We lug our packs to our two rooms, which are huge, quite nice for a two-star, and go back down to find something to eat. Sounds of clinking glasses are audible on the ground floor, and a waiter whizzes by with a plate that smells incredibly good. We know that in Italy people often eat quite late.
"We'd like to eat. Can you direct us to the dining room?"
"Sorry. It's closed" Without even raising her eyes.
That's too much even for wimpy me, and I lose it. I shout at them. I became, once again, just another loud American, but at least they looked up. "First, you would deny even a place to sleep to a tired child, never mind us, and now it's the same with food. Just what is wrong with you people? What is this- a hotel or a private club?" Another pregnant pause, looks exchanged. Finally the Teutonic Amazon says to the other, "Put them in the small room next to the kitchen. Soup, bread perhaps." In German.
Little tendrils wiggle through my brain, whispering, "B-movie. More than meets the eye here", and the smaller one leads us off. Obvious pecking order.
Another waiter, or perhaps the same one, cruises by with deserts on a huge tray, and Adrian perks up.
In a closed room just off the main hall, we eat, finally. Shaking with hunger and fatigue, we don't ask questions. The cold potato-onion soup is very good. We are also served cold shnitzel, good brown bread and water. No menu, no choice. Take it or leave it.
Adrian perks up enough to go exploring, perhaps in search of the dessert tray, and comes back and says, "Dad, you gotta see this!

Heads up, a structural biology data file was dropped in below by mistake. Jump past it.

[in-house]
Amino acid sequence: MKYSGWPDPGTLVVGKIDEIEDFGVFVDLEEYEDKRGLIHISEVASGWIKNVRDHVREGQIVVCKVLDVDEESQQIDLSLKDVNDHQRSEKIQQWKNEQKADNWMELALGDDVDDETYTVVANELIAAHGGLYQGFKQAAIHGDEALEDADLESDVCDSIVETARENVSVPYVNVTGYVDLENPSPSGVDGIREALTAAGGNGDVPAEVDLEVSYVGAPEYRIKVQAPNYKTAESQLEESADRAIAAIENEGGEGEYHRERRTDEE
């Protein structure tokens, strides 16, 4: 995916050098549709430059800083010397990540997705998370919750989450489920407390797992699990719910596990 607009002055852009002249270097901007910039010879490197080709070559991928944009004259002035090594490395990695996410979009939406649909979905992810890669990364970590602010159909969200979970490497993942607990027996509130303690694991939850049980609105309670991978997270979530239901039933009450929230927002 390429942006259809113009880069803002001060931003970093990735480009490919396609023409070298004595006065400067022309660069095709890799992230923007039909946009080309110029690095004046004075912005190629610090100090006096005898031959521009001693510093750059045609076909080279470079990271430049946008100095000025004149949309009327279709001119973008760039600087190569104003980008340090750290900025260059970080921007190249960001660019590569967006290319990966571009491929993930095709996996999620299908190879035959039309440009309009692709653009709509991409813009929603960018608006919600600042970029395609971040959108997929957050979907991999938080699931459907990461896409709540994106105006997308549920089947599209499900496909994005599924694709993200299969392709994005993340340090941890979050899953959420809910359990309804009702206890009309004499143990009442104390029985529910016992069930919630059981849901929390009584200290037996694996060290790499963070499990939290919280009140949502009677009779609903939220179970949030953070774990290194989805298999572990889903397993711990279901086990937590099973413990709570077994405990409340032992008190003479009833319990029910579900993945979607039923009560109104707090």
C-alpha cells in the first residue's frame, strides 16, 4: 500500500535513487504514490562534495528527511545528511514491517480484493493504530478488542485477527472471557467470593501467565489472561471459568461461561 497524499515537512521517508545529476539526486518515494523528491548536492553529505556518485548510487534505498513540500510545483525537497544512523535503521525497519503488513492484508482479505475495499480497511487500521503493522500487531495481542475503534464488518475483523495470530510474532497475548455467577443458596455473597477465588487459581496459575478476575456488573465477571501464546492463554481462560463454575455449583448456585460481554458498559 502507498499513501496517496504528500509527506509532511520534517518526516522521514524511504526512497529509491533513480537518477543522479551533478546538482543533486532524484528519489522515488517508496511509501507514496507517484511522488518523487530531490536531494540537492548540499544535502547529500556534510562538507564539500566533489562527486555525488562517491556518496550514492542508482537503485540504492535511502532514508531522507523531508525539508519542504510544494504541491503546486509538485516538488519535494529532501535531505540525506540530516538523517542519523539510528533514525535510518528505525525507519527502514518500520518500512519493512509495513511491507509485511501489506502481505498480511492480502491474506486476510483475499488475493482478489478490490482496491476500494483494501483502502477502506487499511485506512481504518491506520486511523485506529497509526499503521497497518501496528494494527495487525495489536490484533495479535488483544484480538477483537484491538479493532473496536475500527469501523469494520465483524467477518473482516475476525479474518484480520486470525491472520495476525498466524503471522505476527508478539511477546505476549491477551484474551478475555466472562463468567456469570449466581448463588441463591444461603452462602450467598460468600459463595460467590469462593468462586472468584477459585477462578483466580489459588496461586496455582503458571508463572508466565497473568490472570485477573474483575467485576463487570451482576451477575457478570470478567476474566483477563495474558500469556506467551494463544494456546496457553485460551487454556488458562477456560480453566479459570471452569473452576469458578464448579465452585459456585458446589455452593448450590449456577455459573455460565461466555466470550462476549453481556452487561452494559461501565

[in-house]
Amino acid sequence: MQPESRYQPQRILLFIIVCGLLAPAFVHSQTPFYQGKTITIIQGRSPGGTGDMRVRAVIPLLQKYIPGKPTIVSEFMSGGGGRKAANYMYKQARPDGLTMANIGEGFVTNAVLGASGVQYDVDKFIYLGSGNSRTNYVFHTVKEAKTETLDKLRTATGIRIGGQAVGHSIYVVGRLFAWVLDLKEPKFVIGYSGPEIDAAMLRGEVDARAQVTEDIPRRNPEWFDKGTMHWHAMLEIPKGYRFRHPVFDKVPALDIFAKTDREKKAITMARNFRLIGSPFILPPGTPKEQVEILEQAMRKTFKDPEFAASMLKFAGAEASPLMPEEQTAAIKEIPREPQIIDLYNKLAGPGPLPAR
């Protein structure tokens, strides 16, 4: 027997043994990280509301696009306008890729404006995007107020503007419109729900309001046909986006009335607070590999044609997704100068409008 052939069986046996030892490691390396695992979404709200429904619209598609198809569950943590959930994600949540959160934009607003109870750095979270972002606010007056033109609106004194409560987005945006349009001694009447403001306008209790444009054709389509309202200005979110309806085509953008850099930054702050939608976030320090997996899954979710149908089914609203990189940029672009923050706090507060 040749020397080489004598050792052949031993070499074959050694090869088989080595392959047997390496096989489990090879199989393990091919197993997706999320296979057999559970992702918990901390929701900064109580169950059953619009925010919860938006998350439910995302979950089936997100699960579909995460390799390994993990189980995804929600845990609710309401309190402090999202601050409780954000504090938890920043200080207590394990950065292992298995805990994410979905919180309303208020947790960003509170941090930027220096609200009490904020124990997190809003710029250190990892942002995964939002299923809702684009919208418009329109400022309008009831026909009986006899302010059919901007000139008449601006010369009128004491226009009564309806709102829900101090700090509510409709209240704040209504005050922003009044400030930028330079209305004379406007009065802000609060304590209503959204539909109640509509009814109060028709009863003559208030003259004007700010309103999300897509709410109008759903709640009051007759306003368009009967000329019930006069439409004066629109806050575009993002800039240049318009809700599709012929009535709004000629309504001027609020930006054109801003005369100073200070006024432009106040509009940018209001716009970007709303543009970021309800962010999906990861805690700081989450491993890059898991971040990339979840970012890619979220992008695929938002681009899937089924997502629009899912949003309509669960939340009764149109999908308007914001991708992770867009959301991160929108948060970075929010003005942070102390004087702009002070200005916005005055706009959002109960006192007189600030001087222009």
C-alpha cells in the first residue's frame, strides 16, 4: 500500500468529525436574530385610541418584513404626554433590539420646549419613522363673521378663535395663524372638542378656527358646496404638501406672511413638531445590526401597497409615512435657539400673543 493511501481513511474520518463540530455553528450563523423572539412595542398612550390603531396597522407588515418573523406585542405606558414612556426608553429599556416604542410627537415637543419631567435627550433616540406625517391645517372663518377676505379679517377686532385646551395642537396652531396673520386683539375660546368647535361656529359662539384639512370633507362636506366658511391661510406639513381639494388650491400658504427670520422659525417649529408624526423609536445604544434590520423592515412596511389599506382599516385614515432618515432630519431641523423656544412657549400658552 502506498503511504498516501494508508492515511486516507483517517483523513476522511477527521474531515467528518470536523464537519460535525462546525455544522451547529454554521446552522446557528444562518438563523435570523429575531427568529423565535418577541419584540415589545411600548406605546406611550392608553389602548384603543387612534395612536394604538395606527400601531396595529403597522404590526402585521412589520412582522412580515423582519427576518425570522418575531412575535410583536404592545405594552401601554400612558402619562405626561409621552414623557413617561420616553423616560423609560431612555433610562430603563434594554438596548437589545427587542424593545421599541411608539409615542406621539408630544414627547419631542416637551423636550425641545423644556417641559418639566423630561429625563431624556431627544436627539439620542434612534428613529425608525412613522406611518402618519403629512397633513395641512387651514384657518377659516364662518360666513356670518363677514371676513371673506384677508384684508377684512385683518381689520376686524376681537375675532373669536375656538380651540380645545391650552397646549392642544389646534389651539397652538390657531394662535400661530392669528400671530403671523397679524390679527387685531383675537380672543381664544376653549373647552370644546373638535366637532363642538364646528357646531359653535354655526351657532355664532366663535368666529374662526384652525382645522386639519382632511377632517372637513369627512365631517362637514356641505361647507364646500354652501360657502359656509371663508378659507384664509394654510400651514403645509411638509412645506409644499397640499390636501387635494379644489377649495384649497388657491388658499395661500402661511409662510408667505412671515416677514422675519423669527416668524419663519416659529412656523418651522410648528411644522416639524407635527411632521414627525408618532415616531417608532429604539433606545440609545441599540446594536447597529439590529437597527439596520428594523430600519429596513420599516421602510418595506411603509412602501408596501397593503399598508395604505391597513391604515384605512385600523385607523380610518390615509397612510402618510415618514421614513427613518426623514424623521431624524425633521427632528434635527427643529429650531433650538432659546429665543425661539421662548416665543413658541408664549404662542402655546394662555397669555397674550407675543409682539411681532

Adrian is six going on twelve and a voracious reader.
I get up and walk to the door of our room, just as three waiters emerged from the banquet room at the end of the hall. They are bussing tables. As they make their exit, laden but graceful, one can see past them. A huge room, many people, with the walls covered with Nazi memorabilia- flags, ceremonial swords heraldic plaques, and huge framed photos. One stands out.
In the place of greatest honor, his face looks out over the assembled heads once again. That familiar piercing (some would now say demented) gaze is accentuated by the black and white print, rendered sepia by age. The little mustache was unmistakable. Then the doors closed.
We slink off to bed. In the morning we pack quickly and are at the huge desk early, anxious to escape the oppressive atmosphere of failed empire. But we found our credit card to be unacceptable, and Adrian and I were not permitted to leave the lobby until Ivonne had journeyed out to find an auto-teller to get cash.
Since that time we have been alert to signs of the vestiges of the Third Reich. Still-twitching pieces of the evil creature that cost so many lives. The elite did not all disappear. Nor, I suspect, did their dreams of power. Those dreams emerge from a deep, long-lived place in the German culture, the German psyche that demands control, victory in the field of dominance. An endlessly denied but easily apparent narrative that sees dominance as merely a recognition of innate superiority.
We look for their gathering places, their chalets and chateaus, and we do occasionally find them. We have been chased and threatened by their security for simply taking photographs, and we seem to learn nothing more than that they exist, so we avoid them now. But we are aware of them, and we wonder.
I do not forget how quickly and easily the German intelligence and security apparatus found common ground with the Americans after V-E day, and well before Nuremberg. I understand from personal experience some of the longer-term reasons for that ready comfort zone. And that German-US rapport continues.
The Union sought, on one level, to neutralize the potential for a resurgence of German dominant drives by enmeshing her in a web of economic and political ties too strong to break.
Could it be that what has actually happened is that a sufficient number of strings pass through the German fist to allow domination without a shot being fired?
If so, ---how convenient for the both of them.